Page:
Institute for War and Peace Reporting | Giving Voice, Driving Change

Kyrgyz Election Update

In the third update on the campaign for the February 27 parliamentary election in Kyrgyzstan, IWPR looks at key events of the week (RCA No. 344, 28-Jan-05)

Presidential press secretary Abdil Segizbaev warned journalists on January 26 that any attempt to start a “velvet revolution” in Kyrgyzstan might grow into a civil war. Moves to replicate the kind of public protests that resulted in the recent election re-run in Ukraine, he said, would produce instead a situation like the one Tajikistan found itself in 1992, when constitutional crisis led to civil conflict.

According to Segizbaev, many “political agitators” have entered the republic recently, intent on fomenting popular uprisings. The first stage of their plan, he claims, would be to have newspapers smear the authorities. Then opposition candidates who lose the upcoming elections would organise demonstrations. As well as carrying a danger of civil conflict, Segizbaev warned that such an uprising would have dire economic consequences.


On January 25, the Kyrgyz government released a statement denying the existence of a special list of parliamentary candidates supported by the authorities. This was in response to the newspaper Agym’s publication of a secret “white list” of candidates in each constituency who will receive special preferential treatment from the authorities during the elections. The list was allegedly disclosed by sources in the government. The official press service asked the newspaper to publish a disclaimer and apologise for its “libel”.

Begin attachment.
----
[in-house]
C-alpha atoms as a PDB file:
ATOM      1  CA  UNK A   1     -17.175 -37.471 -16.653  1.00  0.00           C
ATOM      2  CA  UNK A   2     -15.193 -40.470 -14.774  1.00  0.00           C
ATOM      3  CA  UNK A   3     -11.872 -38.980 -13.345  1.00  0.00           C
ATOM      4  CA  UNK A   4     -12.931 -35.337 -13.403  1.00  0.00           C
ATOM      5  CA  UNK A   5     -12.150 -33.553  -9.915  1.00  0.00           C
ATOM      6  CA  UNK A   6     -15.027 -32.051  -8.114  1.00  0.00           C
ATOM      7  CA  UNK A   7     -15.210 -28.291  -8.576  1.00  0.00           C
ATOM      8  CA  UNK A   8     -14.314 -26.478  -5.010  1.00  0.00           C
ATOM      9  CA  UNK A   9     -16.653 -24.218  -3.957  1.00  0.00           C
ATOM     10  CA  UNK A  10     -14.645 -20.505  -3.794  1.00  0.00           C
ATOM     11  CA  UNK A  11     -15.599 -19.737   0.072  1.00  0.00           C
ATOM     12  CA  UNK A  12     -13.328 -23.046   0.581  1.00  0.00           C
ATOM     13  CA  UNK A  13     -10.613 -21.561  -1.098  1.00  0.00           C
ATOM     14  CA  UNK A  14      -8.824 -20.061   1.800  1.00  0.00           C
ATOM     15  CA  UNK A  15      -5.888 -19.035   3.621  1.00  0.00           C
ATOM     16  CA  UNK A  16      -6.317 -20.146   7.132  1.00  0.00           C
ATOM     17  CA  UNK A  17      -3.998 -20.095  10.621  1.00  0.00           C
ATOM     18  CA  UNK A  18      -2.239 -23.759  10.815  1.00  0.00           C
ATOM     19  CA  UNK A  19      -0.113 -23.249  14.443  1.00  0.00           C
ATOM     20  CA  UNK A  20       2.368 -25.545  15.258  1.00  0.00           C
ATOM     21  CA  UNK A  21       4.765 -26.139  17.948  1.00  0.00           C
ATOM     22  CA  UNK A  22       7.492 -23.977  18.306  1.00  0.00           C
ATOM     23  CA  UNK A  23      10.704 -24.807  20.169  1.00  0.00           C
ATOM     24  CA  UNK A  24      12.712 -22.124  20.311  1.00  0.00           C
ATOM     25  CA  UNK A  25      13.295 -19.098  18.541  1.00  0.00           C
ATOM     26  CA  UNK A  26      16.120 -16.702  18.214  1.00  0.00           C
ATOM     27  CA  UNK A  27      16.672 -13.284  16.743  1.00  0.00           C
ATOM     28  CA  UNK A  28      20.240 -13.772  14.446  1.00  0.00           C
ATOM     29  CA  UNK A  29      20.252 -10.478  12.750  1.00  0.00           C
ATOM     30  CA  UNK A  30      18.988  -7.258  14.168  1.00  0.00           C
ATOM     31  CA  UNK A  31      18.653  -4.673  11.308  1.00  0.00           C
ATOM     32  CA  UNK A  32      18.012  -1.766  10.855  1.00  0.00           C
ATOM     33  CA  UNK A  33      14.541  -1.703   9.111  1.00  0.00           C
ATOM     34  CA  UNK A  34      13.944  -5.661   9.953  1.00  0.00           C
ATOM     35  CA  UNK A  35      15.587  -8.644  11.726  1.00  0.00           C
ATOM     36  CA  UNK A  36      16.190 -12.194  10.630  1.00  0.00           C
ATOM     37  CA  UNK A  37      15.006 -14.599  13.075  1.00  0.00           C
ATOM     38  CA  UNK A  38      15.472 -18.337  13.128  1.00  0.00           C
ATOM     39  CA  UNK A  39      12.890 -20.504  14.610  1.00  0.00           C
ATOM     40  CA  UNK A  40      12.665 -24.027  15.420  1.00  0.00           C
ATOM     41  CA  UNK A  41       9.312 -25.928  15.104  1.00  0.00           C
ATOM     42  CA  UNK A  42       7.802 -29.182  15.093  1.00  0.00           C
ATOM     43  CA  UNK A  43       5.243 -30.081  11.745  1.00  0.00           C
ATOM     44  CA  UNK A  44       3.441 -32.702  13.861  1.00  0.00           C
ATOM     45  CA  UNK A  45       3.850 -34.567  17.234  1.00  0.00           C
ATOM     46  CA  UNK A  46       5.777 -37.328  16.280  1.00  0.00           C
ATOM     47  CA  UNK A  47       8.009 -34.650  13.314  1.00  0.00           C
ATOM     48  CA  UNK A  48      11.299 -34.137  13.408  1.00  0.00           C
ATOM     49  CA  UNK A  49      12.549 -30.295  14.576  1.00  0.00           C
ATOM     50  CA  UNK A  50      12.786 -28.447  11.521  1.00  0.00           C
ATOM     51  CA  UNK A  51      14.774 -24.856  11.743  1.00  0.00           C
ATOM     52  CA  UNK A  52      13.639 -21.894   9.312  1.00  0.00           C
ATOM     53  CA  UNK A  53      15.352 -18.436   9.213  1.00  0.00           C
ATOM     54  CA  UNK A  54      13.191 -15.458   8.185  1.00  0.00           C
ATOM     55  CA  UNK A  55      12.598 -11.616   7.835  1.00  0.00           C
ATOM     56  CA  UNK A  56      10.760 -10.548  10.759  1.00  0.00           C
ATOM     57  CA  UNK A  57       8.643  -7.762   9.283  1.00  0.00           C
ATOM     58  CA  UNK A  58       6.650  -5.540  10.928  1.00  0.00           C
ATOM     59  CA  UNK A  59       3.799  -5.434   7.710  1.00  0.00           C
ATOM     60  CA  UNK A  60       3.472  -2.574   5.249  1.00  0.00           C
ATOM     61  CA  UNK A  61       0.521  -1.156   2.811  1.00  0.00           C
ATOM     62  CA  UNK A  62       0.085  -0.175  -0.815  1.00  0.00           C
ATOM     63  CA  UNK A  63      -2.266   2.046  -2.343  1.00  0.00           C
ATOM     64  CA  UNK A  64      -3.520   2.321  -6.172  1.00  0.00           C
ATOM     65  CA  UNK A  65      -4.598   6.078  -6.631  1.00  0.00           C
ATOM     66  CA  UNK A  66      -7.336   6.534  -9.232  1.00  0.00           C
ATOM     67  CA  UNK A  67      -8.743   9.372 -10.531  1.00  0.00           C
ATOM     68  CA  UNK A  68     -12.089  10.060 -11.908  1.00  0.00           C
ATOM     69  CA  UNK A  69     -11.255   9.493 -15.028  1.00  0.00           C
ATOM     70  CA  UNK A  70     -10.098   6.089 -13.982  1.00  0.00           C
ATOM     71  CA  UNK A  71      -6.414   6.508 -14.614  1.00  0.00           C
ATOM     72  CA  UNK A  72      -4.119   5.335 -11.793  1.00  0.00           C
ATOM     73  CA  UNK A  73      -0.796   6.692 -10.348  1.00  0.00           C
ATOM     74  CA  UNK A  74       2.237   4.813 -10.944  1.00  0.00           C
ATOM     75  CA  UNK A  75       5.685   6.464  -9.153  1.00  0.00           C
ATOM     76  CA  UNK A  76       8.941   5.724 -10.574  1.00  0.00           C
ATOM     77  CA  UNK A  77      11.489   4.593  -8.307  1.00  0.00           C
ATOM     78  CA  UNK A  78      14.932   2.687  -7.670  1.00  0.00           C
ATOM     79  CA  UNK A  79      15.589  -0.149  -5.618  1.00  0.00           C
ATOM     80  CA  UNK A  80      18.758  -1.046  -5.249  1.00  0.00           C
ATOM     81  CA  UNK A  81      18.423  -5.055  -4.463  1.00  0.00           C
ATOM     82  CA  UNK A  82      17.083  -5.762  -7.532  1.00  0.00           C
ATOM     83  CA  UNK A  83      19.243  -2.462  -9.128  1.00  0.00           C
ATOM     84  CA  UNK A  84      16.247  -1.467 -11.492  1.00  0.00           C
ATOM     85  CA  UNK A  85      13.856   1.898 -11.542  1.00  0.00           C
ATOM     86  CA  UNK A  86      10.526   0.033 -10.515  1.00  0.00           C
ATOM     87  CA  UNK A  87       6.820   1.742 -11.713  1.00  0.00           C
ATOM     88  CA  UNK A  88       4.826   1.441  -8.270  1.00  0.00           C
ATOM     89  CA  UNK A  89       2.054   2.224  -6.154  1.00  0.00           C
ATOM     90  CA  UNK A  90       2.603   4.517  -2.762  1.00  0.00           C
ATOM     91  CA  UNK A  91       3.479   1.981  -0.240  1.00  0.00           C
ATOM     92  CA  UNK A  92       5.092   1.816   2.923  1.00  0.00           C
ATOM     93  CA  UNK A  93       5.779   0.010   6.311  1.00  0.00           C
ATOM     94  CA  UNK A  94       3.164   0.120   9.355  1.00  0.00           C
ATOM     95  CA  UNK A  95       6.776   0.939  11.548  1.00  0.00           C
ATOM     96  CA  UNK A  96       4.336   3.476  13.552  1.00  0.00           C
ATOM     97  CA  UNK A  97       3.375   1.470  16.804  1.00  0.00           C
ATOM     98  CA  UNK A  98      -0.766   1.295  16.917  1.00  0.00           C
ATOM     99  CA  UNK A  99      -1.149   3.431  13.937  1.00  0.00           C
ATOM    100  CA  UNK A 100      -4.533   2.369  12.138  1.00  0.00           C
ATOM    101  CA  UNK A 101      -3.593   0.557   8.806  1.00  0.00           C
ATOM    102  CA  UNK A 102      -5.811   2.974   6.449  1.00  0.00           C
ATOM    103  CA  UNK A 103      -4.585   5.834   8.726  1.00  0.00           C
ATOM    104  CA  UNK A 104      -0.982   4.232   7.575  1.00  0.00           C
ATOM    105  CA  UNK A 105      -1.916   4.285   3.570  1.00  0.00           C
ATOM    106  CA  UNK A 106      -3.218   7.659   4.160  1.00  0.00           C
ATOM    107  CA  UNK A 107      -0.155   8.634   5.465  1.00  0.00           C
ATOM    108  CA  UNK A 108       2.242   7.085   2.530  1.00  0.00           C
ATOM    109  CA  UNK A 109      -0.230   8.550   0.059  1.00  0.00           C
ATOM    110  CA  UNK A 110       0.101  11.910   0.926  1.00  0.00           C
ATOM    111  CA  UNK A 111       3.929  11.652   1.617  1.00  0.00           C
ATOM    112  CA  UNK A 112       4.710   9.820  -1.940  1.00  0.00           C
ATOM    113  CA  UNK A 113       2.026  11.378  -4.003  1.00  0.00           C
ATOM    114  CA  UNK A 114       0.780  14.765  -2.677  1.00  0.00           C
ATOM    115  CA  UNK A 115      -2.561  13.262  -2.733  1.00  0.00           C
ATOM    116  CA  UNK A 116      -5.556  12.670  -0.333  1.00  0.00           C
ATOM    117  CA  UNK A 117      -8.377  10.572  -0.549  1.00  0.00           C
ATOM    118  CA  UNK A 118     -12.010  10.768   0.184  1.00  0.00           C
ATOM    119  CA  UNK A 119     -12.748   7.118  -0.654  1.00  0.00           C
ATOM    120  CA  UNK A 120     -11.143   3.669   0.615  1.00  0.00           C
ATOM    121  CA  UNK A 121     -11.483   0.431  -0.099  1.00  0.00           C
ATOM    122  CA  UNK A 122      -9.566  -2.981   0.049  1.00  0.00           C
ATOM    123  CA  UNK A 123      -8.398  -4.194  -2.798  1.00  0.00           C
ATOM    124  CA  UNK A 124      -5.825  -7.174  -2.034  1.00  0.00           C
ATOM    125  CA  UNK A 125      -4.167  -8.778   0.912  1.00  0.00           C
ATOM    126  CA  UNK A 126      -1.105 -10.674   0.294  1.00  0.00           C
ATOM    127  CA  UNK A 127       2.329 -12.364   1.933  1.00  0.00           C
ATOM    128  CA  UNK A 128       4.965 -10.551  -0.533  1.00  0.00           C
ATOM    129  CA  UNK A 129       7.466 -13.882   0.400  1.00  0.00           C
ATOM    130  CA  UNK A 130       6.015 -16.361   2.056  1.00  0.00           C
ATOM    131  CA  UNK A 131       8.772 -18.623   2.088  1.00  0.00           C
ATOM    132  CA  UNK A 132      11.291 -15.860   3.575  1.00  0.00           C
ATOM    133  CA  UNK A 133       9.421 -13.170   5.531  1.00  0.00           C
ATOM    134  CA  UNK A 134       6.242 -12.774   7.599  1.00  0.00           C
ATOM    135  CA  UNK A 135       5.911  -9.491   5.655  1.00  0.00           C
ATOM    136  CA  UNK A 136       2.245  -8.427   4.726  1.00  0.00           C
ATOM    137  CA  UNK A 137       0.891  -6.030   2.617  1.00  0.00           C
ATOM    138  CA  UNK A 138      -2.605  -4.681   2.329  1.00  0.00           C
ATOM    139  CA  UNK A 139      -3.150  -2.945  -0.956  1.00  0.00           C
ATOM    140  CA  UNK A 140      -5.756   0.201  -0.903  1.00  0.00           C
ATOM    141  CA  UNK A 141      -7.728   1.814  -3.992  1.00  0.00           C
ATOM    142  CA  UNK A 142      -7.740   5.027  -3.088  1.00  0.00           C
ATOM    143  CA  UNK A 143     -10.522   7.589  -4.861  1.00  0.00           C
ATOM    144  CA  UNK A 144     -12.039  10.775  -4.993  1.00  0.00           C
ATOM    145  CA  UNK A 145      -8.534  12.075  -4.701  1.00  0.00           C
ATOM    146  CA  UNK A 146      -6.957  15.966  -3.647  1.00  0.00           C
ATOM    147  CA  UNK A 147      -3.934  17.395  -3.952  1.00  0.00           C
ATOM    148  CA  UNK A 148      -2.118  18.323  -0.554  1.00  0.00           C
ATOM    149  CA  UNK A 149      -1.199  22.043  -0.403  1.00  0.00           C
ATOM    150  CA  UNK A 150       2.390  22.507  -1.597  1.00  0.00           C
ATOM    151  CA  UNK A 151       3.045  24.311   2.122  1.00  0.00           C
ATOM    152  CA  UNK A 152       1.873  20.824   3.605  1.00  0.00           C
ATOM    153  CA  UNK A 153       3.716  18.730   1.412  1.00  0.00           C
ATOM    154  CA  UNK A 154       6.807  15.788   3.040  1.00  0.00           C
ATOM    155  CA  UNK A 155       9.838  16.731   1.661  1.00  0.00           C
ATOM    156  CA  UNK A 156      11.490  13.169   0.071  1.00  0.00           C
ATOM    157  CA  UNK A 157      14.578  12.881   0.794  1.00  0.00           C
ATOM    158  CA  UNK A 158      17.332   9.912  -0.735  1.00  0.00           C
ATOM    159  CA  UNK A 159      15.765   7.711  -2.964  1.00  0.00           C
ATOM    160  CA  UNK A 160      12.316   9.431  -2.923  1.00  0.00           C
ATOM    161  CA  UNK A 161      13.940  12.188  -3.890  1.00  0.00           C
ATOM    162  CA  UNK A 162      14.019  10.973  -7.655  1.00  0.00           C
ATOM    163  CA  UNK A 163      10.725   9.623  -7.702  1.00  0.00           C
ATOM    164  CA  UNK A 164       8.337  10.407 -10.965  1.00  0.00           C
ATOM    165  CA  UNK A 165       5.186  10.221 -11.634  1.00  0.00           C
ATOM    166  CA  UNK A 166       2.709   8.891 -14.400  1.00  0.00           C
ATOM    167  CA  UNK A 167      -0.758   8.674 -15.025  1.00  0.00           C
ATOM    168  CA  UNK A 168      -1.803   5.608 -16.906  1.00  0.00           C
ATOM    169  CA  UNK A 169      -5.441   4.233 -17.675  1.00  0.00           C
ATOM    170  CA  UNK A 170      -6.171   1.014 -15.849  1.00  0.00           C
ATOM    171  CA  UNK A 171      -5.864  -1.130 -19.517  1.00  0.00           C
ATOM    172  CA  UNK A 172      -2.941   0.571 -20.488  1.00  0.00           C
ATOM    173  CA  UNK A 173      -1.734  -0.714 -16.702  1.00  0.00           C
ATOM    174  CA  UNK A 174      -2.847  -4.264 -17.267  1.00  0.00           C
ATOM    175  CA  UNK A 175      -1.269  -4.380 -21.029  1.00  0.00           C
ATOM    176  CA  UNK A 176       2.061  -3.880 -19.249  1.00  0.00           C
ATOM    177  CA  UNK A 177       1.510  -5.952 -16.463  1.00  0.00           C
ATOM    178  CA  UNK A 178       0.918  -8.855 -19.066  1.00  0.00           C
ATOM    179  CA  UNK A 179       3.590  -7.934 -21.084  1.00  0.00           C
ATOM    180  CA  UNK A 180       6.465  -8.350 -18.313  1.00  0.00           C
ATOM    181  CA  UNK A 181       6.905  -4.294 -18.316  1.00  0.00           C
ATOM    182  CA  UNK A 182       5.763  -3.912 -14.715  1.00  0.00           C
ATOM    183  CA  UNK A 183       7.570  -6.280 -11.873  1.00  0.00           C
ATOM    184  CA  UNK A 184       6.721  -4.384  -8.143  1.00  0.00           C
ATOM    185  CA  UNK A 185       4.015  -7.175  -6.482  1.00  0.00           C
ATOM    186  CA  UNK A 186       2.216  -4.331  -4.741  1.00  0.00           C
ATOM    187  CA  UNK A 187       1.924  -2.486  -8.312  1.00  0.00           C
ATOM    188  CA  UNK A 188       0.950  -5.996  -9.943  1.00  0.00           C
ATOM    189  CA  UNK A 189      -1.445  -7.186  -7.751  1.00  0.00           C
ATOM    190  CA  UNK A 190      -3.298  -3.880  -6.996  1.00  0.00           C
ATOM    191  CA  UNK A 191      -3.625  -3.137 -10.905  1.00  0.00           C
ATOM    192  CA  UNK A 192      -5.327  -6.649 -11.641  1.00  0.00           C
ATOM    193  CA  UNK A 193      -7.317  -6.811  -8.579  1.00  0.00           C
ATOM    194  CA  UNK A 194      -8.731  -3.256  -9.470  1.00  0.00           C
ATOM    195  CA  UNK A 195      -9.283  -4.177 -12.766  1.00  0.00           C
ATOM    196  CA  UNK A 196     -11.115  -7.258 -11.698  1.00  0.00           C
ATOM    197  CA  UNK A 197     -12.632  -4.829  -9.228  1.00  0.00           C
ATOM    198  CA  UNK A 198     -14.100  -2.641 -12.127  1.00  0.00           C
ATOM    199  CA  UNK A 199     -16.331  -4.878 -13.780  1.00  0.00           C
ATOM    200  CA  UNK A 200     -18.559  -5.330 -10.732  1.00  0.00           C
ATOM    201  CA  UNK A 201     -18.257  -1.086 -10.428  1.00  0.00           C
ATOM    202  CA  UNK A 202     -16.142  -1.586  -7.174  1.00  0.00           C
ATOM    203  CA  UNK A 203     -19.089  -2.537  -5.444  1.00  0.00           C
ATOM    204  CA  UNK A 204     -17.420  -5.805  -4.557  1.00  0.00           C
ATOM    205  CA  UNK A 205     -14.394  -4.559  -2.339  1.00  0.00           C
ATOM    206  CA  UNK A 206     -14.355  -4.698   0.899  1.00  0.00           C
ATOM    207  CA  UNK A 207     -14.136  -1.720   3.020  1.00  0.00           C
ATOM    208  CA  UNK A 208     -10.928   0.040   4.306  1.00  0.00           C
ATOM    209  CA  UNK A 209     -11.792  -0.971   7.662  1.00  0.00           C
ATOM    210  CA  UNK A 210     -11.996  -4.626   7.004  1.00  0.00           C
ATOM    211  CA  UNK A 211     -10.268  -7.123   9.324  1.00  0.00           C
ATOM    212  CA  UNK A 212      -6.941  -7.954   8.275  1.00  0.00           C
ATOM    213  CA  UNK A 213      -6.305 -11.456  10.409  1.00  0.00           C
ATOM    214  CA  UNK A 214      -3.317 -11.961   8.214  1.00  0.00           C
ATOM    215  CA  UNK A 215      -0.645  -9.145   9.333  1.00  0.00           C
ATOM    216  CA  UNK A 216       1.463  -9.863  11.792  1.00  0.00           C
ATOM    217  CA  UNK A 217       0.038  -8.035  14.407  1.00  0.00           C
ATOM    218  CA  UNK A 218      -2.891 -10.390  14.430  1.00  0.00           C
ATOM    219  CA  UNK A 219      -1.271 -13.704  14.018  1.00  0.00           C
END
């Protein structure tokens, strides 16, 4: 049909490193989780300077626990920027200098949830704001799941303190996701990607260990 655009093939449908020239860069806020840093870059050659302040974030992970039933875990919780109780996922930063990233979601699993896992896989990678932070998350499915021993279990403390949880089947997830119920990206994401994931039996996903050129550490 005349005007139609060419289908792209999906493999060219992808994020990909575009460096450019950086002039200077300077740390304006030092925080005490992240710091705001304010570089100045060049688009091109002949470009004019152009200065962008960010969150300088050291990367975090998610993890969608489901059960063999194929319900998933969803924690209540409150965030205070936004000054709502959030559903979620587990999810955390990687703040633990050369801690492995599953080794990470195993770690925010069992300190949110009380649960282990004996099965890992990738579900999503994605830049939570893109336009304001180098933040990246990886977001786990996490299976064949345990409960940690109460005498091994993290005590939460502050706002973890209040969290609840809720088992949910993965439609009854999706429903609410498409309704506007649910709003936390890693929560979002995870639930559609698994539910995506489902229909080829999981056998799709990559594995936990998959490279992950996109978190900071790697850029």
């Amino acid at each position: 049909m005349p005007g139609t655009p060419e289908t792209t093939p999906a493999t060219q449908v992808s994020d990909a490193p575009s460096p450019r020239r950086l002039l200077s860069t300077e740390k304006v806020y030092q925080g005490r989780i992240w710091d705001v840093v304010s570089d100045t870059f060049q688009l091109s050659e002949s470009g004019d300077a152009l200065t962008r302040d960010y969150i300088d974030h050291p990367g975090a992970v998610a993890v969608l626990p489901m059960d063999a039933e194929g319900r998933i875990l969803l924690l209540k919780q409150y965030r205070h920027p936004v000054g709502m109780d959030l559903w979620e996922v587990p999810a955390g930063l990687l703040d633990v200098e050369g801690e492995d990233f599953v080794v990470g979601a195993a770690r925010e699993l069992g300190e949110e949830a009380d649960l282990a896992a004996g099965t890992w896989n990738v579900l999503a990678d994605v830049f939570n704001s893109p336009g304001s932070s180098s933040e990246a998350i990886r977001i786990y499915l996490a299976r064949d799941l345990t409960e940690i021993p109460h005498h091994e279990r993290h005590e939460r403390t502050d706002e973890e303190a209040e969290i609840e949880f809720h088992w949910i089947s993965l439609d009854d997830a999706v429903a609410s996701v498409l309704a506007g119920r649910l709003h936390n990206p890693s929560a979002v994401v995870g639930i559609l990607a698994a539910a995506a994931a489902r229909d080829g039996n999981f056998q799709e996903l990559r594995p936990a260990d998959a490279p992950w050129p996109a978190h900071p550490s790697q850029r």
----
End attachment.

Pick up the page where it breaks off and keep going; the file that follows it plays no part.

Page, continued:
On January 26, Kurmanbek Osmonov, chair of Kyrgyzstan’s supreme court, described an amendment to the election code as “anti-constitutional”. The change in the law, allowing former diplomatic workers to take part in the parliamentary elections, was passed with 31 votes in parliament on January 20. It has now been passed to the president for approval.

In addition, several deputies stated this week that voting on the bill was conducted in their absence yet their votes had been counted in support of it.


On January 27, Kyrgyz Tuusu - the official government newspaper - published an article criticising United States philanthropist George Soros for financing projects that allegedly instructed secondary school students in how to create a coup d’etat. The article alleged that Soros has been “preparing young generations for revolutions” for the past decade.


On January 25, Bishkek’s Pervomaysky district court began its consideration of several cases against opposition leaders charged with organising the January 19 mass demonstration and the protest march. The charges against Ishengul Boljurova, deputy head of People’s Movement of Kyrgyzstan; Roza Otunbaeva, co-chair of the Atajurt (Fatherland) movement, and Topchubek Turgunaliev, leader of the Erkindik (Liberty) party, are based on civil rather than criminal law, and accuse them variously of violating traffic rules, disobeying police officers, and endangering lives by conducting unlawful meetings and marches. The following day, Boljurova, the first of the defendants, was found guilty and fined 25 US dollars.


On January 28, Vladimir Rushailo, who chairs the steering committee of the Commonwealth of Independent States, CIS, met Kyrgyz prime minister Nikolay Tanaev in Bishkek and pledged to send more than 100 independent observers from the various former Soviet republics that make up the CIS. Russian media report that President Askar Akaev has asked the Shanghai Cooperation Organisation, SCO, which includes Russia, China and the Central Asian states, may also send observers. States like Belarus, a CIS member, and China, which is part of the SCO, have not been generally commended for their expertise in running fair elections.

On January 21, the non-governmental organisation coalition For Democracy and Civil Society started training 120 long-term observers to monitor the parliamentary election and its aftermath in every region of Kyrgyzstan.

On January 22, the deadline set by the Central Election Committee for submitting applications to stand for election expired. As of January 25, 389 candidates had been registered out of a total of 469 applicants. More than 70 of them are party candidates and the rest are independents. 15 persons were denied registration, most of them on the grounds that their documentation was incomplete.